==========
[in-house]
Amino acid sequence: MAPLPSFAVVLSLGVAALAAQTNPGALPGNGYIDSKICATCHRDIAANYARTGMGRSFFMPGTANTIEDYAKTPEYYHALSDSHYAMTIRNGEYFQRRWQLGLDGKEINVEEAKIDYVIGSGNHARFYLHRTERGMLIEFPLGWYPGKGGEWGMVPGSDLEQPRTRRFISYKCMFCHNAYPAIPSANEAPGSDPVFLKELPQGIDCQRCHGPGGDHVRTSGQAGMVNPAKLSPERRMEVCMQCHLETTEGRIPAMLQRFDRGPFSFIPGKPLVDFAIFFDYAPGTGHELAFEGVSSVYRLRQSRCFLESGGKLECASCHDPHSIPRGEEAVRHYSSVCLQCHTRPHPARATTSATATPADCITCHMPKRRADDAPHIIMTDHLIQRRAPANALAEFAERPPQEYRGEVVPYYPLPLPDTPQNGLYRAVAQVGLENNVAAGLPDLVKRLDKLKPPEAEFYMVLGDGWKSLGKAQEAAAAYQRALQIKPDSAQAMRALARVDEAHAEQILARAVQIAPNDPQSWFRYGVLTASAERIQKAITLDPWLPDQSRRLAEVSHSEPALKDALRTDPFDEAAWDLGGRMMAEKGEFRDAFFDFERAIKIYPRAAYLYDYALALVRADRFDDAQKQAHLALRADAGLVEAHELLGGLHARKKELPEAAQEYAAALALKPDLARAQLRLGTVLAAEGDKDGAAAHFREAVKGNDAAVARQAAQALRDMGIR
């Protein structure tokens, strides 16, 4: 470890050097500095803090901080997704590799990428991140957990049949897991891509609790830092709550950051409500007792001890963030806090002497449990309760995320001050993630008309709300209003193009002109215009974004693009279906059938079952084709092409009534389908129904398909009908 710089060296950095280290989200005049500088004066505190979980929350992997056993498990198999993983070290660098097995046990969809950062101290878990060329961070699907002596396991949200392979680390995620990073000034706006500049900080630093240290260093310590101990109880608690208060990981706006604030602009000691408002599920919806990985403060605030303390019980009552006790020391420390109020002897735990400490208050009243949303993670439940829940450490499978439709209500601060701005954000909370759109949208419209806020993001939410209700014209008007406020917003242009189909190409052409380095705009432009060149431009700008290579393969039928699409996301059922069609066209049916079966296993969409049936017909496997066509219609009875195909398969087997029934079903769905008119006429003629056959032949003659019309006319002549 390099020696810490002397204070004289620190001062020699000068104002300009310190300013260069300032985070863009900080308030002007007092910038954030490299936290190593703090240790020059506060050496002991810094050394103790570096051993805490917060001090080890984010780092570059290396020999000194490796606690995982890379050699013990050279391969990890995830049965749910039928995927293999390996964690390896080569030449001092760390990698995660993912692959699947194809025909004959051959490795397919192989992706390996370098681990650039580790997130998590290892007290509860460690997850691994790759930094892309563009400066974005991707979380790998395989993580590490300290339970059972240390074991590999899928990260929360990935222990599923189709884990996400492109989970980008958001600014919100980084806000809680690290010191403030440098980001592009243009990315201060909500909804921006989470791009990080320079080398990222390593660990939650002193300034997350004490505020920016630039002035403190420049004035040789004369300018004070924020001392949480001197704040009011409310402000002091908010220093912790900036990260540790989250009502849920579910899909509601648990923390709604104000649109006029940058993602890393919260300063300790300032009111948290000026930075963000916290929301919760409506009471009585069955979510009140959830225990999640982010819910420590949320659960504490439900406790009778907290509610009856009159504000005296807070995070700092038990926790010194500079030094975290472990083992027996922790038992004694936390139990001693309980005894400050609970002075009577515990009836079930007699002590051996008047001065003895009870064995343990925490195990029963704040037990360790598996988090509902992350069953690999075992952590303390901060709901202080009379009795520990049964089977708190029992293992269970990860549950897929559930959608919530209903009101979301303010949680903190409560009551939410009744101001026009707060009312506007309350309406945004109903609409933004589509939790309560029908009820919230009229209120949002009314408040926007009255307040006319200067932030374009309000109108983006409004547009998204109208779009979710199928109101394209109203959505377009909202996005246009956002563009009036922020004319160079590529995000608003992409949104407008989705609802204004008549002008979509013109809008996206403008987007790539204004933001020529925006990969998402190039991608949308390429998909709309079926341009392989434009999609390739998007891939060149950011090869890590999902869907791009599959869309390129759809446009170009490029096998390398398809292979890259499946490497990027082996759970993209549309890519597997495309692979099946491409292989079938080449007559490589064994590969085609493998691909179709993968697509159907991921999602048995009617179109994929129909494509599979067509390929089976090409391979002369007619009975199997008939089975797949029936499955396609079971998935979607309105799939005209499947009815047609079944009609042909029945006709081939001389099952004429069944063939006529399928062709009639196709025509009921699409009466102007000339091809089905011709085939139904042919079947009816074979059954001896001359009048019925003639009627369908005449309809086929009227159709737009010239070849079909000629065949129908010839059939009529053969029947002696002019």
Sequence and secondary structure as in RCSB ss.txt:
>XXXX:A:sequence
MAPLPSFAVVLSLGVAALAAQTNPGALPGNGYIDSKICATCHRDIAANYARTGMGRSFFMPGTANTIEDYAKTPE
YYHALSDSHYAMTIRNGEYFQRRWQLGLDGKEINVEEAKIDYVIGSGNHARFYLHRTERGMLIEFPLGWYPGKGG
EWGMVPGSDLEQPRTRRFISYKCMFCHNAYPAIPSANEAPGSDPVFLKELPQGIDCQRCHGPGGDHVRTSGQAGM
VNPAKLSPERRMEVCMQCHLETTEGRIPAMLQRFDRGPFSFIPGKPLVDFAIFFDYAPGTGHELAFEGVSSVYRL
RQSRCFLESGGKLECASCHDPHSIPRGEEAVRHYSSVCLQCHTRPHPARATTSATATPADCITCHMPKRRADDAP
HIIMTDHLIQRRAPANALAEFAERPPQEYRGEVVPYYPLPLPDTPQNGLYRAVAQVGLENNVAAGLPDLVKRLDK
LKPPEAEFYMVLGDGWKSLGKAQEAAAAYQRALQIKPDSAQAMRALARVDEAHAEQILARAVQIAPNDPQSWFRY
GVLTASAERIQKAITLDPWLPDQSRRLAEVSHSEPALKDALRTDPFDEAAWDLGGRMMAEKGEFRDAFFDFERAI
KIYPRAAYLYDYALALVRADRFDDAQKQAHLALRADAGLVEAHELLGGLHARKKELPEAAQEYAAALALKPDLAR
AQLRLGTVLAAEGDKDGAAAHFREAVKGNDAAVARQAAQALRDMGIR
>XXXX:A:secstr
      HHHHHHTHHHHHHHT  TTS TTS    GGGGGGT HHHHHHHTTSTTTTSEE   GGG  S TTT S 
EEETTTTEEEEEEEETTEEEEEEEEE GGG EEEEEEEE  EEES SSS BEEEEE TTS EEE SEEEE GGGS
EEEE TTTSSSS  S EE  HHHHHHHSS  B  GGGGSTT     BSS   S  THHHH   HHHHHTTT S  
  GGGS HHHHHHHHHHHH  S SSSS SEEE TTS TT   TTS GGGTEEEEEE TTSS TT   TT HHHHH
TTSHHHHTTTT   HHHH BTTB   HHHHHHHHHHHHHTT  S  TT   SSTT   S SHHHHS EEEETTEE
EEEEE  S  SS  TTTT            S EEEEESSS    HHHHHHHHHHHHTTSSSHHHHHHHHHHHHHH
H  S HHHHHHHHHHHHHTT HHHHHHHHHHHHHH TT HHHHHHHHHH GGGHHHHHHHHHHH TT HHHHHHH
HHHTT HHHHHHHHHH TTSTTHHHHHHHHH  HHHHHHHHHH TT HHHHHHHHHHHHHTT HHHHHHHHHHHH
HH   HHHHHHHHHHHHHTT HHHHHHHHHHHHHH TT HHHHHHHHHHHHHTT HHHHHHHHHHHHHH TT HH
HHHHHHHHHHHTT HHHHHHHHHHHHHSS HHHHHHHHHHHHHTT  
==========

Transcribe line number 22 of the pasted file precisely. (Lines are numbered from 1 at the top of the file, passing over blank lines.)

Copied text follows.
EEEEE  S  SS  TTTT            S EEEEESSS    HHHHHHHHHHHHTTSSSHHHHHHHHHHHHHH